*Please note: This Bill did not pass its second reading debate on 11 September 2015 and will make no further progress.*

 

Thank you for contacting me in relation to the proposed Assisted Dying Bill. This is an issue which I have considered very carefully over the years, and continue to do so.

 

The onset of a terminal illness is a tragedy for the individual and their loved ones. The decline of a once fit and active person, often in considerable distress and pain is extremely upsetting. It is understandable that in such circumstances some will look for a release. Recent advances in medicine have in fact ironically increased the risk of people experiencing longer, frailer life.

 

Whilst realising that this is, of course, an extremely difficult area, I believe that human life is intrinsically valuable and sacrosanct.

 

The principle that some individuals’ lives are worth far less that others because they are sick, frail or needy is one that should never be espoused. I also fear that, if assisted dying is legalised, older people may feel pressurised into ending their lives if they feel that have become a burden on loved ones. We should never place anyone in this position.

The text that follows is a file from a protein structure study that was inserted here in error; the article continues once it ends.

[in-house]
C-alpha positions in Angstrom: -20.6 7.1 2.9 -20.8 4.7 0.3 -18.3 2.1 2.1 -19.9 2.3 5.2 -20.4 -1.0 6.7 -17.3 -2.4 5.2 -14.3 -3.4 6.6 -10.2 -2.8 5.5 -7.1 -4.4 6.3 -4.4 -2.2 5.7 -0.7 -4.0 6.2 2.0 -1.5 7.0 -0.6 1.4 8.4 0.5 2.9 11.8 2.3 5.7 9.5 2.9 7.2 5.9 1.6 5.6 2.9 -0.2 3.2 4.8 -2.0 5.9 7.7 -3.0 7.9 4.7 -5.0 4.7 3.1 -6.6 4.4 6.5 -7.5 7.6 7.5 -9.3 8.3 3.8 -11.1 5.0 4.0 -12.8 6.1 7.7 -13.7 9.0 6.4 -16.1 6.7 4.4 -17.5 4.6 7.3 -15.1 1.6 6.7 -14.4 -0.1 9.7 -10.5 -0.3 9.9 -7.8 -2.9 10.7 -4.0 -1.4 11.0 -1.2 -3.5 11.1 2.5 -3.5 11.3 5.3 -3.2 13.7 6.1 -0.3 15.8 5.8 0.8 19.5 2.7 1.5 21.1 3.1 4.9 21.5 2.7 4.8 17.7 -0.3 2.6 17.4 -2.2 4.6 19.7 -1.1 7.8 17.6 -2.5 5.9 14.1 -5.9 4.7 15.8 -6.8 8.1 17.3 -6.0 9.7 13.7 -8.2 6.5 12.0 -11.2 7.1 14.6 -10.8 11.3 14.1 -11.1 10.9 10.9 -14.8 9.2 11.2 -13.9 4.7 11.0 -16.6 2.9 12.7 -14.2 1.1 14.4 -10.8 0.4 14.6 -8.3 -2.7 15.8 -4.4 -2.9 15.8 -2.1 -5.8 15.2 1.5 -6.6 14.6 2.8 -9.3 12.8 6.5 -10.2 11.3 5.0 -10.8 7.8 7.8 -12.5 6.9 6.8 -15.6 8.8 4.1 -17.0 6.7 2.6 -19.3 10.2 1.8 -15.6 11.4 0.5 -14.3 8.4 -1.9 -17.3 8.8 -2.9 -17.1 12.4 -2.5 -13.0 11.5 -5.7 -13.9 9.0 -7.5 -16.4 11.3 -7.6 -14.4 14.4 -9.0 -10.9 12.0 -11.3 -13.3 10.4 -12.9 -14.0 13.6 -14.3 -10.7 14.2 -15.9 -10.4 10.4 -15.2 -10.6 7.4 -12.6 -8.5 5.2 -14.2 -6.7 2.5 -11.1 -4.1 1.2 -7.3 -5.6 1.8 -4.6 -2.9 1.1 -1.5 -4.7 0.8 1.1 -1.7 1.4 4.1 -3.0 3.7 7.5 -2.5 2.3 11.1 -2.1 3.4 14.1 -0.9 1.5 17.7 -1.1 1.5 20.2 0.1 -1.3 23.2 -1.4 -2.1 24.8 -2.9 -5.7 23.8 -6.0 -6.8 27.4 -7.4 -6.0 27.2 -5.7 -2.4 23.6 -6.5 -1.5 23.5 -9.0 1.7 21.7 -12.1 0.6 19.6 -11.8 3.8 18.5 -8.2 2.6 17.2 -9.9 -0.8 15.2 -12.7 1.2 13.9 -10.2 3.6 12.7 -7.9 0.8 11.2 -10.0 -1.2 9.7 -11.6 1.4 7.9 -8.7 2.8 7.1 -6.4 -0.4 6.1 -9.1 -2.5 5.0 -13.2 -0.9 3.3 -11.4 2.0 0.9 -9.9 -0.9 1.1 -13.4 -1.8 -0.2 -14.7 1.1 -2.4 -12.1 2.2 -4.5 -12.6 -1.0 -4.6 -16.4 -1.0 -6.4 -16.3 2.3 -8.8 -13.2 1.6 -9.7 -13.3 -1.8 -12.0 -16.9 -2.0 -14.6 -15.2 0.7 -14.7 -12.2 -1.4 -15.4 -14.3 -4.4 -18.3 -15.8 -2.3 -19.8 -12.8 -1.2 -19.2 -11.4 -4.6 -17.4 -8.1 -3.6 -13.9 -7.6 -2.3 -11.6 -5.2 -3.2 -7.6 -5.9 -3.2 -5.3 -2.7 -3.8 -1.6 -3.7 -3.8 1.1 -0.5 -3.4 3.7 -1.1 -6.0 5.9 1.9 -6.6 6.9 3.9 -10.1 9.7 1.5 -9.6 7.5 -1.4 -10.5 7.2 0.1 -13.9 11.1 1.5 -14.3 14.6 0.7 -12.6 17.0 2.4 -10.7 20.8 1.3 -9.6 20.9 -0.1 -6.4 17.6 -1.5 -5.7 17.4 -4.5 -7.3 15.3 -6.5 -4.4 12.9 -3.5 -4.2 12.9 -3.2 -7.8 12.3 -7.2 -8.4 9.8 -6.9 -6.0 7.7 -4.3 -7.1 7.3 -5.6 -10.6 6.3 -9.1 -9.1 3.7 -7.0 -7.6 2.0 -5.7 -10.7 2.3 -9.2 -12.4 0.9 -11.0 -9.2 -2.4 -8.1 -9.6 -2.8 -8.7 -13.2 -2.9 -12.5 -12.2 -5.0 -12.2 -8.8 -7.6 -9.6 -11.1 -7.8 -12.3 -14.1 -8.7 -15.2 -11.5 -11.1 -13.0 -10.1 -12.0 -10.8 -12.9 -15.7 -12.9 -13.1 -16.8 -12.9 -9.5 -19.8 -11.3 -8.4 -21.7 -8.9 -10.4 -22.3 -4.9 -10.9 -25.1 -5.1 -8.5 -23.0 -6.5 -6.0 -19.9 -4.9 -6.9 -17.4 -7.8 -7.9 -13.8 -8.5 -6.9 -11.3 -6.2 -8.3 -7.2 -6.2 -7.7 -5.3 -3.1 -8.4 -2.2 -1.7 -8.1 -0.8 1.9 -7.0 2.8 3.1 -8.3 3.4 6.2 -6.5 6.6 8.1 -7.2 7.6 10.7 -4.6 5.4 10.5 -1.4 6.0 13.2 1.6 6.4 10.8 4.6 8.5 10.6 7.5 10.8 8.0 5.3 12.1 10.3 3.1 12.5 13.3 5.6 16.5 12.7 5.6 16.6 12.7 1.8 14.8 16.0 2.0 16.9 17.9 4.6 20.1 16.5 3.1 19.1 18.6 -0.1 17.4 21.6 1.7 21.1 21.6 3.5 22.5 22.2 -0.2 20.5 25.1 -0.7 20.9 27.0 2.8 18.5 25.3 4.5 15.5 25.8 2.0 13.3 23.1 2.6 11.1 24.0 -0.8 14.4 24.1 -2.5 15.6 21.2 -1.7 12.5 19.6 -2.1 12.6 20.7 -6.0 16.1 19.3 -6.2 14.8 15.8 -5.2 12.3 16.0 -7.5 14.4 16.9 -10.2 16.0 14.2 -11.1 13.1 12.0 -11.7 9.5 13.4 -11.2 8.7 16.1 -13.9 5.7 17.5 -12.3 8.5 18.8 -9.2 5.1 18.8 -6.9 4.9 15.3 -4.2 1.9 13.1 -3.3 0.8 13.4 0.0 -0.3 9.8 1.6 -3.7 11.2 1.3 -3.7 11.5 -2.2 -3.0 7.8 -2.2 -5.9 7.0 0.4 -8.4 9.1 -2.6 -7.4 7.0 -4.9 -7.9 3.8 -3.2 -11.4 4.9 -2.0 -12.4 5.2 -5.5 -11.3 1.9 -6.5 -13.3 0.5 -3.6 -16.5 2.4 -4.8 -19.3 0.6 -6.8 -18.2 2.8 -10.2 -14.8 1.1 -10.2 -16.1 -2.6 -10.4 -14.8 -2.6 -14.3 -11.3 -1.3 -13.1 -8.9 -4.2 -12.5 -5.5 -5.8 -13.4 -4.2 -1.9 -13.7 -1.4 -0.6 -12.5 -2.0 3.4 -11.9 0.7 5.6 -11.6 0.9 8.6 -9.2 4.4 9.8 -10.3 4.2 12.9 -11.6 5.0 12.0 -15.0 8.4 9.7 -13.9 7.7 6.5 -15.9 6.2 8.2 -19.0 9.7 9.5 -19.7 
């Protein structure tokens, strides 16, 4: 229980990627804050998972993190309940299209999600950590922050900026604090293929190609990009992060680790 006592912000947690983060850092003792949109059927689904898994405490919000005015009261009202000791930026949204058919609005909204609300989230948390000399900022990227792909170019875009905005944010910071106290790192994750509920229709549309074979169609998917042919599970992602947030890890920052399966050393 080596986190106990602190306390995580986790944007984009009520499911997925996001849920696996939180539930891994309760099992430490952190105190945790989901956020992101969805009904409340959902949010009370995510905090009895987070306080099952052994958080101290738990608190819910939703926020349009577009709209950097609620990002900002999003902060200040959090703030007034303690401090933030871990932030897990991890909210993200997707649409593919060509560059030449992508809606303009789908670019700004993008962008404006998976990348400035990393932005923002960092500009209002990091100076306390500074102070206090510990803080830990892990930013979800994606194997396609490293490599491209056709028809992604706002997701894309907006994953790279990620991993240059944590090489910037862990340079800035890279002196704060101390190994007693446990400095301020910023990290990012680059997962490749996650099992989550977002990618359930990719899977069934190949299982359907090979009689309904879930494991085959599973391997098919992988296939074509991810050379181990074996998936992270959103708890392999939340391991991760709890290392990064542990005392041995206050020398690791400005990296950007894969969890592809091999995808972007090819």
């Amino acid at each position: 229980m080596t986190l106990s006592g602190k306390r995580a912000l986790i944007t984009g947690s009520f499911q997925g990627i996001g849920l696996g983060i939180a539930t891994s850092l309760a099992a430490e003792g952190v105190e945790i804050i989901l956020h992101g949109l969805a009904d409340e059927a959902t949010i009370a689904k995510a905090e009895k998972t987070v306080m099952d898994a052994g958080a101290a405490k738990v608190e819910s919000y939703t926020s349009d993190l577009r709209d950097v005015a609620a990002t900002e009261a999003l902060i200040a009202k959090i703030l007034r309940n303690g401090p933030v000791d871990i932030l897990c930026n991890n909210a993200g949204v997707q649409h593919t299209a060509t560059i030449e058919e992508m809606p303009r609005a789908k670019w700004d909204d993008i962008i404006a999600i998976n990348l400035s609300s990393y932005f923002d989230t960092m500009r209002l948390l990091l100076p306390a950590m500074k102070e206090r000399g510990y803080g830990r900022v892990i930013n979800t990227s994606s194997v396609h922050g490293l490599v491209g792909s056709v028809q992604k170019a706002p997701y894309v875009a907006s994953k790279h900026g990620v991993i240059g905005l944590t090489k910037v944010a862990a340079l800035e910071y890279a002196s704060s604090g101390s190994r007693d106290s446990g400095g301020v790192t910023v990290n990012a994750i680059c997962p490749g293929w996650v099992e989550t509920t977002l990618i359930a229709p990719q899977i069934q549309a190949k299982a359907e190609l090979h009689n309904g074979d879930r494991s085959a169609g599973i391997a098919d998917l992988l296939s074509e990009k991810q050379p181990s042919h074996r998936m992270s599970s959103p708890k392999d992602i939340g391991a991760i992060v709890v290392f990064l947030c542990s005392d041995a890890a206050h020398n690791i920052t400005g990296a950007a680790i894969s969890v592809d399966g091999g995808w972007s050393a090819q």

I believe that there is the danger that what appears to be a voluntary request to die is no such thing. We could unwittingly find ourselves in a situation whereby it is expected of the elderly and vulnerable that they should opt for assisted death. I fully appreciate that is not the intention of supporters of the Bill, but a possible unintended consequence.

 

Though I do not believe that the present law is perfect, it does at least draw a clear distinction between the removal of treatment and allowing nature to take its course on the one hand, and the active commission of death on the other.

 

Whilst I accept that there needs to be some clarity on this issue, I cannot in conscience support assisted dying. The advance of greater pain relief, compassion and care at the end of life is still something of huge value to humanity. I am not yet persuaded that there is a better course.

 

I do thank you for getting in touch with me to express your views.